Were it not for the references to pre-decimal shillings and to Dalziel reaching for his hat, it would not be obvious that we are reading a book written well over forty years ago. This is largely because topical and pop culture references are completely absent, the focus firmly on the dynamics of the club and Connie’s friends and neighbours. Indeed this is a book in which getting to know the character of the victim, who we never meet ‘live’ as it were, is one of the highlights as Hill regularly takes us into the mind of his characters. He reveals the expected mixture of hidden passions and frustrations as well as darker desires, vividly exploring the unexplained longing that can spring from a deep-rooted sense disappointment. The investigating duo, to be memorably joined later in the series by DS Wield, are treated the same way as the other characters and get about the same amount of space in the book. It has been suggested that they may not in fact have been envisaged originally as the main characters of a series at all. While the characters would change and become even more sharply defined later on, here we find out that Pascoe is 29 and single and not too happy about it while Dalziel was left years earlier by his wife in a manner that is then reflected in late developments in the story, though we are left to speculate if this has provided him with any special insight into the case as a result. The attitudes to women on display are not especially enlightened but always highly believable and Hill proves highly adept at creating women characters that are strong, varied and independent.
The case quickly goes cold as we get nearer to Christmas, which is balefully described here as, “… the greatest money-spending competition on earth.” Eventually though, when a boy briefly goes missing and the police start door-to-door canvassing, Dalziel and Pascoe manage to crack the case and the wall of silence that the men and women of the club have built around themselves. The solution, when it comes, may not come as a stunning surprise but it has a fine irony to it as it once again contrasts the role played by the club with life at home, with unexpected allegiances appearing right to the end.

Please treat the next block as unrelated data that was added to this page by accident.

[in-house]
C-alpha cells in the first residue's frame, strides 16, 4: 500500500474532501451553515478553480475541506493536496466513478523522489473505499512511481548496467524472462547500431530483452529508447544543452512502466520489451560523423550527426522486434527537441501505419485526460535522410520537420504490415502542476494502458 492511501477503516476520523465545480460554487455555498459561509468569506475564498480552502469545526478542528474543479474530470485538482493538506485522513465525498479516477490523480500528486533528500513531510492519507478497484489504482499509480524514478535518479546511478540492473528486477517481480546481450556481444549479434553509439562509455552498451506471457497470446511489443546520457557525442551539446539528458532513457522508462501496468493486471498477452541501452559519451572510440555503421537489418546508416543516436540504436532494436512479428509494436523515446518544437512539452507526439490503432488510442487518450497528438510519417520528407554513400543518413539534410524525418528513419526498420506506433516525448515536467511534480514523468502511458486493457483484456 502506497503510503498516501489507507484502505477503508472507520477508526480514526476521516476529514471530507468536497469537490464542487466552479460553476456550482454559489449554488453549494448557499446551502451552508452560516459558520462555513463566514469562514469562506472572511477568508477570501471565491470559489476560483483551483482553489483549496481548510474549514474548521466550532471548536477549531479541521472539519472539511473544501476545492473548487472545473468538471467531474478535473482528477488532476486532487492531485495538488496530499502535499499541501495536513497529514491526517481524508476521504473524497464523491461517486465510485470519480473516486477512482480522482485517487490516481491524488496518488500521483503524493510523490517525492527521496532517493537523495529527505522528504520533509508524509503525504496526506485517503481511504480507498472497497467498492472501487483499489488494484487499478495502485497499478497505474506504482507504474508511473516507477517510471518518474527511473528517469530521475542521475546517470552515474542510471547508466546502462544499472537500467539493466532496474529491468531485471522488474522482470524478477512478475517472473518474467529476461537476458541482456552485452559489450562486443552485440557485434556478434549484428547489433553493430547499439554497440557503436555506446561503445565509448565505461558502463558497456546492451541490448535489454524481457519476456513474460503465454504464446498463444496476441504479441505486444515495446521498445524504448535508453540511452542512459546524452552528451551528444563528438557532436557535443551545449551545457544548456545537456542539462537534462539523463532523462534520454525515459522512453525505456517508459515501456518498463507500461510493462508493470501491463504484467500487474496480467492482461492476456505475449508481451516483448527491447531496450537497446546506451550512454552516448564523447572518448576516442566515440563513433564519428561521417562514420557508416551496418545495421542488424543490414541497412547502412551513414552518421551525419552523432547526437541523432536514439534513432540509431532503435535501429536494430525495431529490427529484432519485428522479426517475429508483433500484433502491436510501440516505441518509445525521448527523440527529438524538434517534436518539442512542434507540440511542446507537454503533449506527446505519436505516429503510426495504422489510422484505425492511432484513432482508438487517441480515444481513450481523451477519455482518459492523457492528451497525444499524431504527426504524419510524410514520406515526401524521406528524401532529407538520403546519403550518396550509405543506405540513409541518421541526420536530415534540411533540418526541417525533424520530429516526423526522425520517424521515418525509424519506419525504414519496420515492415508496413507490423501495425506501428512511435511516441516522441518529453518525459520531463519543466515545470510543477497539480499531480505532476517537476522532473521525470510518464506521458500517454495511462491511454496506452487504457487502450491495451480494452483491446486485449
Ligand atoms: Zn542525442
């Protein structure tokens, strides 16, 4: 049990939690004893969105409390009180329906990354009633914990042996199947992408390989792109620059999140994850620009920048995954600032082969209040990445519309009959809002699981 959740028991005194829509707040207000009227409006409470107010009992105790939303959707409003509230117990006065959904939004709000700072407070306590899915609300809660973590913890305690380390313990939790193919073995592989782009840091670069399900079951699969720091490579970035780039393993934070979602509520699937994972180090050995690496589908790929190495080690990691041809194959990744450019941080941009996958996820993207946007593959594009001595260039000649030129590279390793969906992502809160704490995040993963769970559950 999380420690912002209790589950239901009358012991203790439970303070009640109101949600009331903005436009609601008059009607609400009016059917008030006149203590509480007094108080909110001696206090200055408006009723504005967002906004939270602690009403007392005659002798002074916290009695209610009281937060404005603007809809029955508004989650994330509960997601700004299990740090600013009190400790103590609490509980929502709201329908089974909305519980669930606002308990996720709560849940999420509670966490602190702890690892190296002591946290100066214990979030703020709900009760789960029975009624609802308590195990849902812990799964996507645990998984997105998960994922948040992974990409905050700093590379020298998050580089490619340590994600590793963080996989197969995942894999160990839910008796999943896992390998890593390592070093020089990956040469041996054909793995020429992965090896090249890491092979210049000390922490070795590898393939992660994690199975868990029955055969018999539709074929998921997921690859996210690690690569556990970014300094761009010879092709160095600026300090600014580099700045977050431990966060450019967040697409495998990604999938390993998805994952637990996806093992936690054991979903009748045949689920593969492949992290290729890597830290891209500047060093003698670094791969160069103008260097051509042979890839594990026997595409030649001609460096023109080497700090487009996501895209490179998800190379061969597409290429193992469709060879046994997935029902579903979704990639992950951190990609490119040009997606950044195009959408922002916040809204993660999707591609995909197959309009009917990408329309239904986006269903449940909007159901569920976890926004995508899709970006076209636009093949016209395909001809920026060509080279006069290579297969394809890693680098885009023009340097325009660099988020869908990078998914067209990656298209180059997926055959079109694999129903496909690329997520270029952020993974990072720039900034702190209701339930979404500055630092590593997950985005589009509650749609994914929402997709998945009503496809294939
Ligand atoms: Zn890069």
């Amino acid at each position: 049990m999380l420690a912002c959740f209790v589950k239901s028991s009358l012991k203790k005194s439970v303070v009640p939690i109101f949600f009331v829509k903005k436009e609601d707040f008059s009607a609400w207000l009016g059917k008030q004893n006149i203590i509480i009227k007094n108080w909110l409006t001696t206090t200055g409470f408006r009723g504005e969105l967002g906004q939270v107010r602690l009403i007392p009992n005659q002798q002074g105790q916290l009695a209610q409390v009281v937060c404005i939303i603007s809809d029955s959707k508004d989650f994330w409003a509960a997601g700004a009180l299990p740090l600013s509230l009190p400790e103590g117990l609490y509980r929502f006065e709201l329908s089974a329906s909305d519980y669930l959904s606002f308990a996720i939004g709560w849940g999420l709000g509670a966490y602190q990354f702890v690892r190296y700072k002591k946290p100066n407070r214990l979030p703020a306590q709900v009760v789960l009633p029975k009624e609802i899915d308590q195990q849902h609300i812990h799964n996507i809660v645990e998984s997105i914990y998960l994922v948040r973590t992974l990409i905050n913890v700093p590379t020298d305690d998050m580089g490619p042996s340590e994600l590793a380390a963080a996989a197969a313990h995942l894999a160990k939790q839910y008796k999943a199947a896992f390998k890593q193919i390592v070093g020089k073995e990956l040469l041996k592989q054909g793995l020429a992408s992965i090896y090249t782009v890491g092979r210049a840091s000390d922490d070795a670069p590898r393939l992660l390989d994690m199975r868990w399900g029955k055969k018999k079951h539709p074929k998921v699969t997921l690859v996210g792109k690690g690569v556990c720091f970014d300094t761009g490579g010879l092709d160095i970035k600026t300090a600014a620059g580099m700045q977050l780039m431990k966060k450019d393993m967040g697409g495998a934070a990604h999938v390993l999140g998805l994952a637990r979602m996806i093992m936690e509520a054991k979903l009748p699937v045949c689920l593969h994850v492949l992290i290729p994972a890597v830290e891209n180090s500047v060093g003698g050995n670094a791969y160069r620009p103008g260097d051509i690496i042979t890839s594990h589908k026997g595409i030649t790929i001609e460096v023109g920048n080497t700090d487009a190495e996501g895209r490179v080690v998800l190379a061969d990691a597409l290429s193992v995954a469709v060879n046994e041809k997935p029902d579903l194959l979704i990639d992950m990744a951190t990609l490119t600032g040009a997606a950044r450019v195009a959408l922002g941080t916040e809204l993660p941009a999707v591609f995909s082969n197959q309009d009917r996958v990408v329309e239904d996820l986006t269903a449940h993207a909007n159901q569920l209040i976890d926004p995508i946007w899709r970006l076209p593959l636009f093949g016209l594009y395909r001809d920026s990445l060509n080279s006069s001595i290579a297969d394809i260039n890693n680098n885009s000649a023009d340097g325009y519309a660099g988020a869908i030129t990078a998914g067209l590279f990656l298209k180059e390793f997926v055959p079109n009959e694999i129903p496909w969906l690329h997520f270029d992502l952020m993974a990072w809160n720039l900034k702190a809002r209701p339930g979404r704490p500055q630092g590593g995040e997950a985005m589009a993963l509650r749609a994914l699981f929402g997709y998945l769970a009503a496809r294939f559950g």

In 1996 the book was adapted by the late Alan Plater for TV with commendable fidelity and led to a series that ran for over 10 years. This may, oddly perhaps, have been why I stopped reading the books in the 90s. The TV version, for me, took its place in a way, even though they stopped adapting the books after a while and created original stories instead, with middling results sometimes, it has to be said. Warren Clarke however was perfectly cast as Dalziel, though it is probably worth recalling that he was not the first actor to play the role. The detective duo first appeared onscreen in A Pinch of Snuff (1994), a three-part ITV serial adapted by Robin Chapman that is generally considered a bit of a disaster as it was used to launch the dramatic careers of comedy duo Hale and Pace. It didn’t work though it was an honourable failure and not as poor as many might now think (Hill hated it apparently). The BBC TV adaptation of this novel is easily available on DVD in a set with two other adaptations forming series 1 and I highly recommend it. The book is also available on at least two audiobooks, though I have not listened to either. One is read by Clarke, but is abridged, and published on CD by HarperCollins; another is performed by the late great Brian Glover (he played Lugg to Peter Davison’s Albert Campion on TV) and available from AudioGo, either on CD or download. To order it click here.
It’s been a real pleasure to go back to Hill and I certainly plan to read (or re-read) a lot more of his work in the future. And amongst his extensive output there are two dozen Dalziel & Pascoe books, thankfully all in print or very easy to find …
Dalziel & Pascoe bibliography
- A Clubbable Woman (1970)
- An Advancement of Learning (1971)
- Ruling Passion (1973)
- An April Shroud (1975)
- A Pinch of Snuff (1978)
- A Killing Kindness (1980)
- Deadheads (1983)
- Exit Lines (1984)
- Child’s Play (1987)
- Under World (1988)
- Bones and Silence (1990)
- One Small Step (1990), novella
- Recalled to Life (1992)
- Pictures of Perfection (1994)
- The Wood Beyond (1995)
- Asking for the Moon (1996), short stories
- On Beulah Height (1998)
- Arms and the Women (1999)
- Dialogues of the Dead (2002)
- Death’s Jest-Book (2003)
- Good Morning Midnight (2004)
- The Death of Dalziel (2007)
- A Cure for All Diseases (2008)
- Midnight Fugue (2009)